I admit to having a bit of a potty mouth – after all, I grew as an Army brat and heard foul language with some frequency. My mom would caution me, “Watch your mouth, young lady,” when she heard me use a mild expletive. In today’s culture, those words would hardly be noticed.
After retiring from a long career in telephony, God got hold of me and dragged me to seminary. (Can you tell it was a bit of a struggle?) I had to give up a lot of things to comply, including the occasional cuss word.
Which brings me to my current dilemma. I write mystery novels, and they are not in the Christian fiction category. While my protagonist, private investigator Angie Bonaparte, uses fairly inoffensive language, my writerly instincts tell me that neither her homicide detective boyfriend nor the killers necessarily would. So what’s a woman who wants to paint a realistic picture and yet not violate her internal standards to do?
An interesting article by Elizabeth Sims helped me to clarify my thinking on the subject. She defines the subsets of foul language thusly:
- Profanity – using God’s name in improper, irreligious ways. My books don’t include this kind of usage.
- Cursing – calling on God to deliver a bad outcome, as in damning someone. I’ve been known to use ‘dammit’ as a sign of frustration by Angie’s guy, Wukowski. After all, as Ms. Sims notes, “characters do need a verbal pressure valve.”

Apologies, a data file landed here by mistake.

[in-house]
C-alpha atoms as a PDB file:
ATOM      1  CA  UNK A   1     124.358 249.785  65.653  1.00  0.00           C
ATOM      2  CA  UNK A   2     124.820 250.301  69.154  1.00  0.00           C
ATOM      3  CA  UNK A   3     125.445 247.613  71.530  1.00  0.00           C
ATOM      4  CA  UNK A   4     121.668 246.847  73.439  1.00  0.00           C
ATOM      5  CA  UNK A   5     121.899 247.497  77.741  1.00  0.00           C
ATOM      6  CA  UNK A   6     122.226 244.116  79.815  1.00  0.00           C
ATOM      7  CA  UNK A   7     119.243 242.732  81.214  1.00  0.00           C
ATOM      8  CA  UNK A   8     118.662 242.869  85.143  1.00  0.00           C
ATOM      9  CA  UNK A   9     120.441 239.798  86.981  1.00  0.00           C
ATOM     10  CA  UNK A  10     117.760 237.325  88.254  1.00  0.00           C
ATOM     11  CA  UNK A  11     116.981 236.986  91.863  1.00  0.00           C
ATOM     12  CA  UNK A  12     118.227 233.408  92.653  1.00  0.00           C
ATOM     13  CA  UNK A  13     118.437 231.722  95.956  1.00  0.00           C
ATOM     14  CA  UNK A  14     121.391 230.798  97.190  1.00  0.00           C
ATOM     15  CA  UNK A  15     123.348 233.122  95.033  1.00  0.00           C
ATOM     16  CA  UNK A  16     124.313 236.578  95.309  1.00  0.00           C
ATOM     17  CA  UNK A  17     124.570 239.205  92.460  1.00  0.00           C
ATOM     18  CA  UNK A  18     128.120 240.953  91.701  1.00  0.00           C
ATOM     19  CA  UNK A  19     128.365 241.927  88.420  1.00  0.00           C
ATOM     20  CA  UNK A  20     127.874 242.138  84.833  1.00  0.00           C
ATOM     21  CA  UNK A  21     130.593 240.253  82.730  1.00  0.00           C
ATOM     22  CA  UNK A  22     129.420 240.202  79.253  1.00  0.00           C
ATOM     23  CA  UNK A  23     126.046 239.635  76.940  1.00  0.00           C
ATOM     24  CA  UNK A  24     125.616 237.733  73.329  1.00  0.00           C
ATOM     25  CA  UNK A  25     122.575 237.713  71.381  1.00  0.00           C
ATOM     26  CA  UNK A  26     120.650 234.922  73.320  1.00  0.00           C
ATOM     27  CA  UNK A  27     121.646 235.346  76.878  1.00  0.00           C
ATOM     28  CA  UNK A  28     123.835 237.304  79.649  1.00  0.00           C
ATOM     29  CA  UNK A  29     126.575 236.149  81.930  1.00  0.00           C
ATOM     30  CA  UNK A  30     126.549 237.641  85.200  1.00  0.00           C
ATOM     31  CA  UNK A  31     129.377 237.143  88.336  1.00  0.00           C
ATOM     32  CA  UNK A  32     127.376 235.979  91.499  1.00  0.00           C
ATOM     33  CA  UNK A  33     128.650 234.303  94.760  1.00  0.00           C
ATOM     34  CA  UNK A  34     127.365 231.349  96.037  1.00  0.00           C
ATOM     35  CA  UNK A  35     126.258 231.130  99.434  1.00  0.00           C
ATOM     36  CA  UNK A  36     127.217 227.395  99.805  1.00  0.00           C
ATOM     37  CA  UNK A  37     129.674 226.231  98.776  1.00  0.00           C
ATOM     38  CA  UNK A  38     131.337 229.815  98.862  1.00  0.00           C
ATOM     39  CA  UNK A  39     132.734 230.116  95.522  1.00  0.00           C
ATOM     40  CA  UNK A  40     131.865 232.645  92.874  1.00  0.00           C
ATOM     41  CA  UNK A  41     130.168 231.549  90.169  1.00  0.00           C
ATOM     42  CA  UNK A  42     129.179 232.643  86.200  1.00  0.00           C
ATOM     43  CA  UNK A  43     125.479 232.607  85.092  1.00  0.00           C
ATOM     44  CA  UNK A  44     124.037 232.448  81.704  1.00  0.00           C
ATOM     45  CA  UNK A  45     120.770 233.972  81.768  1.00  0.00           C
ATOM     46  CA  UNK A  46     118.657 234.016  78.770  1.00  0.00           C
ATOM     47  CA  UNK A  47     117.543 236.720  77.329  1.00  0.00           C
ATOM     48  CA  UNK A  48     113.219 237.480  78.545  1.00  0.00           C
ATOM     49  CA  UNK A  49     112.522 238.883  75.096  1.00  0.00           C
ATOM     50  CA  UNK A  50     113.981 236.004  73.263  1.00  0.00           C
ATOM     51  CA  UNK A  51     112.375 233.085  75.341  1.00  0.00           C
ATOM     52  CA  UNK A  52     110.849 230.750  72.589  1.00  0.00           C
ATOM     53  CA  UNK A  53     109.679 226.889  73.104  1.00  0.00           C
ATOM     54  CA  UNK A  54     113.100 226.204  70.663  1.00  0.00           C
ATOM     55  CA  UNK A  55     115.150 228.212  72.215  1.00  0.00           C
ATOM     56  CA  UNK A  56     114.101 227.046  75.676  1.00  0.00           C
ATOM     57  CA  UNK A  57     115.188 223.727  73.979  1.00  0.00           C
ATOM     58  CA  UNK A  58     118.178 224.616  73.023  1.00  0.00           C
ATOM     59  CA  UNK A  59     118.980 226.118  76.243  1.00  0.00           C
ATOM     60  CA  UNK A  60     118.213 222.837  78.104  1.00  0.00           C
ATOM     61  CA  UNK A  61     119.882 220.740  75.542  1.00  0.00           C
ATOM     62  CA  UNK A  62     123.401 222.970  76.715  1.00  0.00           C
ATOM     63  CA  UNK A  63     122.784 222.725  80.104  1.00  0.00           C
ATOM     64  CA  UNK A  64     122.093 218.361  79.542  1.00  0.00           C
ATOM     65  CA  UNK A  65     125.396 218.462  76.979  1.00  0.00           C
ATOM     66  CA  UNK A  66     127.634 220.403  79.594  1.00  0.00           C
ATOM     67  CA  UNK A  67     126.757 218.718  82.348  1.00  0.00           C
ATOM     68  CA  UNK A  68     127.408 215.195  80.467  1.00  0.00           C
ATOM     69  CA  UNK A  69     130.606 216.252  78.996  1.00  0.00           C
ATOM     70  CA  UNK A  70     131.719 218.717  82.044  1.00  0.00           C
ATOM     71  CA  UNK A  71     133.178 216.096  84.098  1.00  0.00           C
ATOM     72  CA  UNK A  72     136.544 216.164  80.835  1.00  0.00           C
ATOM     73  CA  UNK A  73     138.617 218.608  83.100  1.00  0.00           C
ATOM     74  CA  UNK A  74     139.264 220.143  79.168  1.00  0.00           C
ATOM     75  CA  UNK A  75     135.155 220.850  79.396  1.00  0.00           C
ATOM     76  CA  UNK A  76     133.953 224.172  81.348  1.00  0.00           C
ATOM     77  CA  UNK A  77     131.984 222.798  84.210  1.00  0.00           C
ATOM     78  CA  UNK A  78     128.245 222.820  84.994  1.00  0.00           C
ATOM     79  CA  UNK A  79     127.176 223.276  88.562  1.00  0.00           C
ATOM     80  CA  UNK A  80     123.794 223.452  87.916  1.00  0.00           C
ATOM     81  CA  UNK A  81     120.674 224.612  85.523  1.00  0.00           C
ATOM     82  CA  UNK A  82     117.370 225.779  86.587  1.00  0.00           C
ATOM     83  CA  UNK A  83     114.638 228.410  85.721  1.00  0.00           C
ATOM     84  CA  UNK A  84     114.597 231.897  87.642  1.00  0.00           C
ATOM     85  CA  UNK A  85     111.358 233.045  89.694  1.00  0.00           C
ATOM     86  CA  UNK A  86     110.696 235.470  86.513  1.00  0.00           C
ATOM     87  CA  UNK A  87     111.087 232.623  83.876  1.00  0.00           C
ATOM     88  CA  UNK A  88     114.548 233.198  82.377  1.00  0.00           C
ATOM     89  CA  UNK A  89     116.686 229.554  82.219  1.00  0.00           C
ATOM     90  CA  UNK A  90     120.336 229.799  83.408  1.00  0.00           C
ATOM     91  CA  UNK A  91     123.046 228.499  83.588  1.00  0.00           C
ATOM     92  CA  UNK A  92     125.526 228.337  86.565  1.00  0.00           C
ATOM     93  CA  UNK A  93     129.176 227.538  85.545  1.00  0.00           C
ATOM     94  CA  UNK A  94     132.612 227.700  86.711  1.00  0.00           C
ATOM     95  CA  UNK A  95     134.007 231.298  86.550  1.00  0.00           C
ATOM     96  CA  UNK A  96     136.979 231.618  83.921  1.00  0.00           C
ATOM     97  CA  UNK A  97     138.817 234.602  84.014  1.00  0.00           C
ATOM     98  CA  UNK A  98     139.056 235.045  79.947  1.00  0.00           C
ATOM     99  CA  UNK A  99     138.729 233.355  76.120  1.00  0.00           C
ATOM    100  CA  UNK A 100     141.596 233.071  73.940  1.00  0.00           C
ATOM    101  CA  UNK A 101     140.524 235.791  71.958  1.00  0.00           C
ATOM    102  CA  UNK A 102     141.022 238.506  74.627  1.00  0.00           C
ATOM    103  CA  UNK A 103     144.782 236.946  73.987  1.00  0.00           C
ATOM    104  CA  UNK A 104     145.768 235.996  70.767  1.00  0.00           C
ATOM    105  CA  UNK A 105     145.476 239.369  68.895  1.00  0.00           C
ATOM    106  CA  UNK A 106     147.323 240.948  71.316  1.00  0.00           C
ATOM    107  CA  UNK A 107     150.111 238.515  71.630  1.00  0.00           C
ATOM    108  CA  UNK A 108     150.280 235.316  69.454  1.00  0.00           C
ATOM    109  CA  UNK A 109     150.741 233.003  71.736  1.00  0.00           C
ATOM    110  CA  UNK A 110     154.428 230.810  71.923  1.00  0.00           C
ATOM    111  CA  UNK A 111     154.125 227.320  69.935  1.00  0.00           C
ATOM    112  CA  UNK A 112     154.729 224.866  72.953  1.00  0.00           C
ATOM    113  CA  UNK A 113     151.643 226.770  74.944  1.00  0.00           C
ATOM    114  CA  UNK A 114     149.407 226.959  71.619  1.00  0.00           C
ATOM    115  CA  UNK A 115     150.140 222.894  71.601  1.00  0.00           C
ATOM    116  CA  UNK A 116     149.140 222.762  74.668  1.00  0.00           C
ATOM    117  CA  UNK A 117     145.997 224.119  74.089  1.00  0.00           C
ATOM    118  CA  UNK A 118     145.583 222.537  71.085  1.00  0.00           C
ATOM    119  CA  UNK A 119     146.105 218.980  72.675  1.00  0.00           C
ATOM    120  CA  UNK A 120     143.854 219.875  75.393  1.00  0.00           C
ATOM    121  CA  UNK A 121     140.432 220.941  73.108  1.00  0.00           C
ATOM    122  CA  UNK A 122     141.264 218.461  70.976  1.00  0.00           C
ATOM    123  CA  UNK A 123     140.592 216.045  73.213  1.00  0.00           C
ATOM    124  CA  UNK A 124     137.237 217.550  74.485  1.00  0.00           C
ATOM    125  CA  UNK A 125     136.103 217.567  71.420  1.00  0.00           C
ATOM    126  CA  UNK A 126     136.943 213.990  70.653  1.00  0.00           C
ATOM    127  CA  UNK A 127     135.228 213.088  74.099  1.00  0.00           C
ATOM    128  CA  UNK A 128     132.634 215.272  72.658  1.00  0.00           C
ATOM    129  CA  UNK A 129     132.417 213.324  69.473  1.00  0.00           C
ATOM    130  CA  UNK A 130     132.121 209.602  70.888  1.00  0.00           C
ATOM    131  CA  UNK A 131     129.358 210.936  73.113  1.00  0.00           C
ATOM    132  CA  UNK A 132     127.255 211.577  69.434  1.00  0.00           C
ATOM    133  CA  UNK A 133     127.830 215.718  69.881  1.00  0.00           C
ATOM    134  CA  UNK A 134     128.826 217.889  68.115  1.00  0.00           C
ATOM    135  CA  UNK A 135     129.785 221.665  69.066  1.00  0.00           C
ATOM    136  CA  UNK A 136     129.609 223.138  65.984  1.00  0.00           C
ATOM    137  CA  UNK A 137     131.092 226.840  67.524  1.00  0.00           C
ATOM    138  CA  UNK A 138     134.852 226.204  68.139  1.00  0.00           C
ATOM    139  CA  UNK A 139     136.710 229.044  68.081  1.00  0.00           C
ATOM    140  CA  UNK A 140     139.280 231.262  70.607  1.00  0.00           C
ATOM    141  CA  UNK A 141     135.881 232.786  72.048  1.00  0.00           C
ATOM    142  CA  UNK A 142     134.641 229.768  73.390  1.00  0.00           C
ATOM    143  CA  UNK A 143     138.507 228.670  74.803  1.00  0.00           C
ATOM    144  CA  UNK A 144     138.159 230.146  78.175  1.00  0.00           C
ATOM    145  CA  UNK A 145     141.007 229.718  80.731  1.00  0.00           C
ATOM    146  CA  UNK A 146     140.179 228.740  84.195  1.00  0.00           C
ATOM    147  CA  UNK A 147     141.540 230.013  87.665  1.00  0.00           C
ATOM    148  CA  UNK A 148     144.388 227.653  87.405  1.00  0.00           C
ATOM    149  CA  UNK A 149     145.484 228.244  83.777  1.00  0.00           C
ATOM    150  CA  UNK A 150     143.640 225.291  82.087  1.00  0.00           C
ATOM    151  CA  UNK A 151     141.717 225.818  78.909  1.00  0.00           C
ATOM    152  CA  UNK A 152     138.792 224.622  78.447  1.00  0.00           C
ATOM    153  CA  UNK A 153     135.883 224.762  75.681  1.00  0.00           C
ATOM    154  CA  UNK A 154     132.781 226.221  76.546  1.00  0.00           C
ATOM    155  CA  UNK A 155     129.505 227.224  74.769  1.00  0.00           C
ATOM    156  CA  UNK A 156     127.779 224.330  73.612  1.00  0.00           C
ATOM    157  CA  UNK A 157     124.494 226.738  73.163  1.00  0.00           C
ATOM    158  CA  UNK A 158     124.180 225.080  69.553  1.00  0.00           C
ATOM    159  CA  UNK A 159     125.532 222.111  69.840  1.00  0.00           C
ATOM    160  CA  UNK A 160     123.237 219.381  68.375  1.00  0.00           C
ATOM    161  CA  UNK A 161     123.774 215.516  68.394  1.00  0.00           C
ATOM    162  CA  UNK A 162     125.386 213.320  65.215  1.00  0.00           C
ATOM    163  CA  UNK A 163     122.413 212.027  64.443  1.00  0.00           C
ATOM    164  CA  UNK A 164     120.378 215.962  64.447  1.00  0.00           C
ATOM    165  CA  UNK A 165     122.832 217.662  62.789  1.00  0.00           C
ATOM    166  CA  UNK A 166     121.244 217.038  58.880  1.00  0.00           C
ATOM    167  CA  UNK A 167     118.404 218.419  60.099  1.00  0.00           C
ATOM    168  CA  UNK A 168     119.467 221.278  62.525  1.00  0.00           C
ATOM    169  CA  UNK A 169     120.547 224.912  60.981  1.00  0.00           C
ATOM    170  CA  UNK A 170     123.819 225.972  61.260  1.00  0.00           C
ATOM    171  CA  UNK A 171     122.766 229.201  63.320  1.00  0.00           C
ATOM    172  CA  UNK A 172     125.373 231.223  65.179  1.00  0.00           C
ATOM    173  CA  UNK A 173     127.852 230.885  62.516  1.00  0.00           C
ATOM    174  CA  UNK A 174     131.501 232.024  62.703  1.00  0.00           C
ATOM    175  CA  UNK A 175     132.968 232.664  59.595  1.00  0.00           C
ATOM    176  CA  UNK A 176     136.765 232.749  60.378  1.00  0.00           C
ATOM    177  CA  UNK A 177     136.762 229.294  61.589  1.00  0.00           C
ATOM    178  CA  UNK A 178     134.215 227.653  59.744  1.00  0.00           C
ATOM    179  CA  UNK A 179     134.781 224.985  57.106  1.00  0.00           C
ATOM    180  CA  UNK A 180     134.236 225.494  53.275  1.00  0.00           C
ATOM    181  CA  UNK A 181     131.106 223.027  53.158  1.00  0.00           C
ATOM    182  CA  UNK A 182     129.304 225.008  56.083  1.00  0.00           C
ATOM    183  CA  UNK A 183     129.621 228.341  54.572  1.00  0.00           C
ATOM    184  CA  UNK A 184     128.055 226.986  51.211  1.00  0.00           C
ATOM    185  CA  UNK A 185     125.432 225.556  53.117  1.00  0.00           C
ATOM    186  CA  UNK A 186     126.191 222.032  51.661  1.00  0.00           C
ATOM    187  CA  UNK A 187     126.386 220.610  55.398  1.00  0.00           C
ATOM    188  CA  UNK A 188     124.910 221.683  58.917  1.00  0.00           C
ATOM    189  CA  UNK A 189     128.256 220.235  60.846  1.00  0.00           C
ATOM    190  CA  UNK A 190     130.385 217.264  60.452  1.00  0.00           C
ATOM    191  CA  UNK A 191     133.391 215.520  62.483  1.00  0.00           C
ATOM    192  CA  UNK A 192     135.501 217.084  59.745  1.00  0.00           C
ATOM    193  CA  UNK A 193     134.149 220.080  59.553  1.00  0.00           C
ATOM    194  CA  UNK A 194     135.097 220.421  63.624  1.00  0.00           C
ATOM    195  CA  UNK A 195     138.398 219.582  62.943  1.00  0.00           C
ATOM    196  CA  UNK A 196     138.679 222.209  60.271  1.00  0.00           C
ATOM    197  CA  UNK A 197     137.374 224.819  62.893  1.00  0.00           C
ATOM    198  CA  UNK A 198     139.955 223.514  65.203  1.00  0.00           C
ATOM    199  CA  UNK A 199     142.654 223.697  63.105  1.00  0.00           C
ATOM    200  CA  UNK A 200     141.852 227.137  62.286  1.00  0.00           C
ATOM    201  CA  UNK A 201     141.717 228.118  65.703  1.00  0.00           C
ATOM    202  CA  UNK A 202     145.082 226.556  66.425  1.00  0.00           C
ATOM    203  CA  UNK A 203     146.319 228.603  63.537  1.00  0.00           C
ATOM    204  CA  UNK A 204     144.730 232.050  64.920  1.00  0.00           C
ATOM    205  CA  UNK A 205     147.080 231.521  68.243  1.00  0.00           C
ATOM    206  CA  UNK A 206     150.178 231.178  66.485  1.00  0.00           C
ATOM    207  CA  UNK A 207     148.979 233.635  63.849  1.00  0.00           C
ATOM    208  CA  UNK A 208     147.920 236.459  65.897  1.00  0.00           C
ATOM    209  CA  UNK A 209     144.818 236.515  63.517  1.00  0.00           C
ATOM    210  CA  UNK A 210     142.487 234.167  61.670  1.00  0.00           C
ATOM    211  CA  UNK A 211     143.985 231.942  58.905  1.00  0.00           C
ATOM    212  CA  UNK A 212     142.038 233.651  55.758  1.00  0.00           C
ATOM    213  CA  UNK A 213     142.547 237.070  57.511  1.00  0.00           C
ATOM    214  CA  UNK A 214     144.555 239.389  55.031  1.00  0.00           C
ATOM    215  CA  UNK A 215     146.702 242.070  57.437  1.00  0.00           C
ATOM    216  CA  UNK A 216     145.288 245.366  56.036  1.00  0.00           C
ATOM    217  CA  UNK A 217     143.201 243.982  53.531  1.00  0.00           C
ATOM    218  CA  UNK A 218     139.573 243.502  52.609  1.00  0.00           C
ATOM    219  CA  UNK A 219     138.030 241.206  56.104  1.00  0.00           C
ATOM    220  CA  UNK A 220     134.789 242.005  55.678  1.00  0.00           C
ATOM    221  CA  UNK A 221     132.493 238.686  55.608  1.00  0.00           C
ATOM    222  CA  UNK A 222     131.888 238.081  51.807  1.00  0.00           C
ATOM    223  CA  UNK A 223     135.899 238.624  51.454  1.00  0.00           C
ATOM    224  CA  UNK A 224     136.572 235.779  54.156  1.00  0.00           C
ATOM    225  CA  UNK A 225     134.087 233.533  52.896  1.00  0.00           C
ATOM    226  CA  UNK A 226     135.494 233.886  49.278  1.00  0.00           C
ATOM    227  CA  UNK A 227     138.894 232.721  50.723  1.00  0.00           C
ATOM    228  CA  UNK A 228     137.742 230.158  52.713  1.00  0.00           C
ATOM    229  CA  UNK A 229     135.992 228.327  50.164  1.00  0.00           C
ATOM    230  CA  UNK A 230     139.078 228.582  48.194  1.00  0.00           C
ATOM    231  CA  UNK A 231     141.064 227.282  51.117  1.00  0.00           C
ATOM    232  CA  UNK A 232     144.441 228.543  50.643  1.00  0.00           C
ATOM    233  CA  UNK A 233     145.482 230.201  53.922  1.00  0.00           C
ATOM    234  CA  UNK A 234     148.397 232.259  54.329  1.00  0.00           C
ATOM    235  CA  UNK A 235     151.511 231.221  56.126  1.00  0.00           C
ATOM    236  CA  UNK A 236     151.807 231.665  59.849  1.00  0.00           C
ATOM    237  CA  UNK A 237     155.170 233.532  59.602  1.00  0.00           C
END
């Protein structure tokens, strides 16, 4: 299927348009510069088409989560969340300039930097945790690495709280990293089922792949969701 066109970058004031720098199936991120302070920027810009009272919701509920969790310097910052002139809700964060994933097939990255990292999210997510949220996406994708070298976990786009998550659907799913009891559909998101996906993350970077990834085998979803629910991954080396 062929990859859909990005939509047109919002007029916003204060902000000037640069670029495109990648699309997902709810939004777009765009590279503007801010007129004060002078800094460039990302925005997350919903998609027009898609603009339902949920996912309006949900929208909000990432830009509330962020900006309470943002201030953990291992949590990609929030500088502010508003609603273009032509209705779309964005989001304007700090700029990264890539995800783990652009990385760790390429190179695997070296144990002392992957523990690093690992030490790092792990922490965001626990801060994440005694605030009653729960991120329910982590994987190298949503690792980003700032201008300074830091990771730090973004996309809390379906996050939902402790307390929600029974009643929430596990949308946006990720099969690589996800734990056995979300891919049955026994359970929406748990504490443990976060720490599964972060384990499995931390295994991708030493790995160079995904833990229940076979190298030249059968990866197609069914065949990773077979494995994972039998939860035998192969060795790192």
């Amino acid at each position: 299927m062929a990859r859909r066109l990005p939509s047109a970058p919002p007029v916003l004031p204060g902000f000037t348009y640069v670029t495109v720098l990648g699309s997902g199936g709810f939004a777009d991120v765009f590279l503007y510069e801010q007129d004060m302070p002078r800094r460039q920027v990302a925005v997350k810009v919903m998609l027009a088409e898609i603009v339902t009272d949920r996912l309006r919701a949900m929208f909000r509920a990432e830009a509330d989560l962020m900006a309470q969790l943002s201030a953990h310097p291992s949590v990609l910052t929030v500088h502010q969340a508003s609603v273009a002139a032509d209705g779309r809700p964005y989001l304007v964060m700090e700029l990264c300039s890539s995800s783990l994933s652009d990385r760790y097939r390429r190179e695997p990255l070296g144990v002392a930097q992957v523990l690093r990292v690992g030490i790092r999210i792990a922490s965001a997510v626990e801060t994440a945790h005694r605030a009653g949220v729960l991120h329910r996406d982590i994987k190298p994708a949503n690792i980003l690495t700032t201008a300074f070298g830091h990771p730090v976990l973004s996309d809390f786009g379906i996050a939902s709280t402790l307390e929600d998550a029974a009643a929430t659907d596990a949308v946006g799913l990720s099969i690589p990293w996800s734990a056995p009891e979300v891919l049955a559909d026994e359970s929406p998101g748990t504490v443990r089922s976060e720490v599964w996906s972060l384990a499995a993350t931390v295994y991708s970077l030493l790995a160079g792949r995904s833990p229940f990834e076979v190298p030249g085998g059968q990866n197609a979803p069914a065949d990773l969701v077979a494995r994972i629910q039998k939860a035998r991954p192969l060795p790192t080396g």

- Swearing – making an oath to God. “I swear, next time I’ll …” This one has lost its original oath-making impact from normal usage.
- Obscenity – the infamous f-bomb is the most egregious example. I don’t let that litter my pages.
- Vulgarity – a word that is considered impolite, often used for body functions. Since Angie is a former librarian turned PI, her vocabulary is up to the challenge of using language in ways that don’t require vulgarity. Wukowski is not crass enough to indulge in that kind of language.
Are there readers who object to even the mildest use of these kinds of words? Yes. Amazon reviews sometimes include a comment to that effect. But a writer has to decide who her audience is and how best to engage them. My work is not so pure that I could submit it to a Christian publishing house, nor is it so offensive that I am embarrassed to have church friends or seminary professors read it. My mom’s stricture to “watch my mouth” has extended into the written words that I produce. I think she would approve.
This link will take you to Ms. Sims’ insightful post: http://www.writersdigest.com/online-editor/how-to-use-profanity-and-other-raw-talk-in-your-fiction